W hile the eyes of the world have been fixed on the small but petroleum-and-gas-rich Gulf state of Qatar, absorbed by the 2022 FIFA World Cup taking place there, the nation has been taking the opportunity to highlight its cultural credentials. Vying for the attention of the hundreds of thousands of fans, delegates and media visiting for the football are around 45 exhibitions, festivals and events – all part of the Gulf state’s plan to diversify its economy and lessen its reliance of fossil fuels. Many of these cultural happenings come under the banner of “Qatar Creates”, a platform for art and culture led by Her Excellency Sheikha al-Mayassa bint Hamad bin Khalifa Al-Thani, sister of the country’s Amir.
“Qatar has embarked on a programme to turn the country into a vast open-air art museum”
The programme launched in October with Qatar Creates week, featuring international fashion and arts events, and the reopening of the I.M. Pei-designed Museum of Islamic Art (MIA). Although inaugurated in 2008, the museum was closed for 18 months for a “reimagination and reinstallation” of its permanent collection galleries. According to the museum’s director, Dr Julia Gonnella, “We have changed the storyline.” Formerly a dazzling showcase for masterpiece objects, the museum now places greater emphasis on narrative. This begins with a presentation on the origins and spread of Islam – “Something that most Islamic art museums fail to do,” says Gonnella. Galleries are also dedicated to the Qur’an and its history, while another new section focuses on the “Gunpowder Empires”: the Ottomans from Istanbul, the Safavids of Iran and the Mughals of India.
A temporary exhibition throws a spotlight on the Iraqi capital: Baghdad: Eye’s Delight (until 25 February 2023) focuses on two key eras, juxtaposing the golden age of Baghdad under the Abbasids (AD750–1258) with the period from the 1940s to the 1970s, within which time oil money funded a boom in education and culture and allowed King Faisal II to commission work from leading international architects, including Frank Lloyd Wright and Walter Gropius. “A bit like what is happening in Doha now,” says Gonnella, who co-curated the exhibition.
Objects are on loan from 22 institutions worldwide, including the Louvre, the Vatican and New York’s Metropolitan Museum of Art. Visitors approach MIA via a waterfront park, part of which features Yayoi Kusama’s draped and polka-dotted palm trees and playful sculptures, elements in an open-air exhibition entitled My Soul Blooms Forever (15 November–3 March). Visitors also have the rare opportunity to experience one of the Japanese artist’s Infinity Mirror Rooms. At the nearby National Museum of Qatar until 14 January, visitors can immerse themselves in a large-scale, site-specific installation by Swiss artist Pipilotti Rist. Entitled Your Brain To Me, My Brain To You, visitors walk through 12,000 LED lights strung on cables, which represent neurons constantly firing and communicating with each other.
Across town, exhibitions at Mathaf: Arab Museum of Modern Art include a first major Middle East showing of installations, video and soundscapes by Qatari-American artist Sophia Al Maria; a space dedicated to Taysir Batniji and his work meditating on Palestine; and Majaz, a show of new works by 36 alumni of the Artist in Residence programme run by Fire Station, Qatar’s leading incubator of contemporary artists. Design, fashion and tech hub M7 has Forever Valentino, featuring more than 200 pieces from the luxury fashion house, displayed in an immersive scenography that pays homage to the late couturier’s home city of Rome. All these shows run into 2023.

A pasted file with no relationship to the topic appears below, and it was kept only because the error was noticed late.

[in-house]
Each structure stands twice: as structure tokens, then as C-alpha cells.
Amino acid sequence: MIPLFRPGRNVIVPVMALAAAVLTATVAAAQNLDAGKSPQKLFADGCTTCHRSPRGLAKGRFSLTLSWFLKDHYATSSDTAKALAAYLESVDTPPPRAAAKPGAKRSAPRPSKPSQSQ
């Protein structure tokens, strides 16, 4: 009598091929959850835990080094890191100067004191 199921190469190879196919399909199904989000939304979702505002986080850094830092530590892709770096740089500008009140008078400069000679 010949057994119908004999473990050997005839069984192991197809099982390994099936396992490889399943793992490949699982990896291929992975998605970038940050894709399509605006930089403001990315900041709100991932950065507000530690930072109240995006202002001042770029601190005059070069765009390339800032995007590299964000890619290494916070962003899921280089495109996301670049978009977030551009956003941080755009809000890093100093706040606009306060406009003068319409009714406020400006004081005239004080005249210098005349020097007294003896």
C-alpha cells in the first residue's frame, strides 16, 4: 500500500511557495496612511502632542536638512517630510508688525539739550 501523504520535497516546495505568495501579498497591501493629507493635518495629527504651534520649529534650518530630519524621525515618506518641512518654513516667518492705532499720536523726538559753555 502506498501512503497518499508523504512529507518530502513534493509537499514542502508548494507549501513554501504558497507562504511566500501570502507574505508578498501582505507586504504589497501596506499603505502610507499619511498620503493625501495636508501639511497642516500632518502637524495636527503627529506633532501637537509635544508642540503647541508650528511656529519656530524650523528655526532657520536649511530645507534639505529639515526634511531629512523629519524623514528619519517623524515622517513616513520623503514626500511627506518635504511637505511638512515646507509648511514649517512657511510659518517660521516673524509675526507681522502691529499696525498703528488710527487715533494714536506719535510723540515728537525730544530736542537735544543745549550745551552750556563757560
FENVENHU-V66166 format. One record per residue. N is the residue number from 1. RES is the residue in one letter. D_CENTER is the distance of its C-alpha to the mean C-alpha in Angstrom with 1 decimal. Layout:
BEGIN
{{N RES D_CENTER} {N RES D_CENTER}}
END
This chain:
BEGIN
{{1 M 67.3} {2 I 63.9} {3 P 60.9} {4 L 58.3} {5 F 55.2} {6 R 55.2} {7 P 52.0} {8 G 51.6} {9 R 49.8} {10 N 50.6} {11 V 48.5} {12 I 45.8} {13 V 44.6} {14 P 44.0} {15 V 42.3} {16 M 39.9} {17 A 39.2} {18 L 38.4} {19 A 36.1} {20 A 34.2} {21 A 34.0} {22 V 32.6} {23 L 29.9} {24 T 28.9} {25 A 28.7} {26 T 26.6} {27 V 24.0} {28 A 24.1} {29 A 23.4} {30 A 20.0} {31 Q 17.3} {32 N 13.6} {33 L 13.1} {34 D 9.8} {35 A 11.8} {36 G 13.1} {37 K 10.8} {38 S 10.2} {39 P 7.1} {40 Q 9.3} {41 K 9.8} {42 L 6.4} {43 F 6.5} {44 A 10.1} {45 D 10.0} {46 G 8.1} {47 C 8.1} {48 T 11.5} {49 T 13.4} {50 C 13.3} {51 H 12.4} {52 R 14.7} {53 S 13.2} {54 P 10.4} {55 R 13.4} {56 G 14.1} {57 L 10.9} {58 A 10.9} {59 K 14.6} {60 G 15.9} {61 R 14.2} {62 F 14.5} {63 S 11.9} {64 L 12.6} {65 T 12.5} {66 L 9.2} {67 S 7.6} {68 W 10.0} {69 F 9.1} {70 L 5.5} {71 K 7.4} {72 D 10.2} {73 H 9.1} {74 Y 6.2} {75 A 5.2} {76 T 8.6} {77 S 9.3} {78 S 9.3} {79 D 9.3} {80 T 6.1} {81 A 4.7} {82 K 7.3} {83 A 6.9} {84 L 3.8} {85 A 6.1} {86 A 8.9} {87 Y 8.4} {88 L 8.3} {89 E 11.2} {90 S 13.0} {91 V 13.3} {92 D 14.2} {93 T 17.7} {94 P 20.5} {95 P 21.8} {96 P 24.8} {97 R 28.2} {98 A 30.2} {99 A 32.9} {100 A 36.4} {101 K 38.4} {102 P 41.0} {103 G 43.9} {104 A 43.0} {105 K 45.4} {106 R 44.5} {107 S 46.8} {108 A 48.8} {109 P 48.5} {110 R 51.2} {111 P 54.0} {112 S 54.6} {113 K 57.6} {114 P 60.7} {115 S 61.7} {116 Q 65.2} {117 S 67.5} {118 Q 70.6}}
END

For some years, Qatar has embarked on a programme to turn the whole country into one vast open-air art museum. That programme takes a significant step forward during the period of the World Cup with the addition of no fewer than 40 new works. Among them, Jeff Koons’ Dugong, 2022, a colossal polychromatic steel sculpture depicting the marine mammals that inhabit the waters surrounding Qatar; a vignette of two distinctively toy-like figures by US artist KAWS called THE PROMISE; and desert installations by Ernesto Neto and Olafur Eliasson. The Eliasson installation is in the far north of the country and takes the form of huge circular mirrors suspended above ground. Visitors stand beneath it and look up. “You’re in the shadow,” says Eliasson in The Power of Culture: Qatar 2022, written by Sheikha al-Mayassa. “There’s the wind just rushing over and suddenly you see a little bit of birdlife and plants, and the horizon is just completely shimmering, and it feels like you might actually be inside a fata morgana or some kind of mirage.”
As a statement of the country’s larger aim to continue to grow its presence in the global art world, there are exhibitions dedicated to a trio of future museums. These include the Lusail Museum, to be housed in a building designed by high-profile Swiss architects Herzog & de Meuron, which will be home to the world’s most extensive collection of Orientalist art, and which has a tentative launch date of 2029. The Art Mill Museum is to open the following year – it repurposes a former flour mill and its grain silos as display space for the pick of the Qatari state’s holdings of international modern and contemporary art from 1830 to the present, a collection that has been steadily amassed over the past 40 years.
“While museums in many places play a peripheral role in society, in Qatar they are the core of our daily lives,” says Sheikha al-Mayassa. “The objective is not only economic diversification but also, and perhaps more importantly, that of enhancing the quality of life in our community.”
Cover image: Museum of Islamic Art (MIA), Doha. Photo: Qatar/Alamy Stock Photo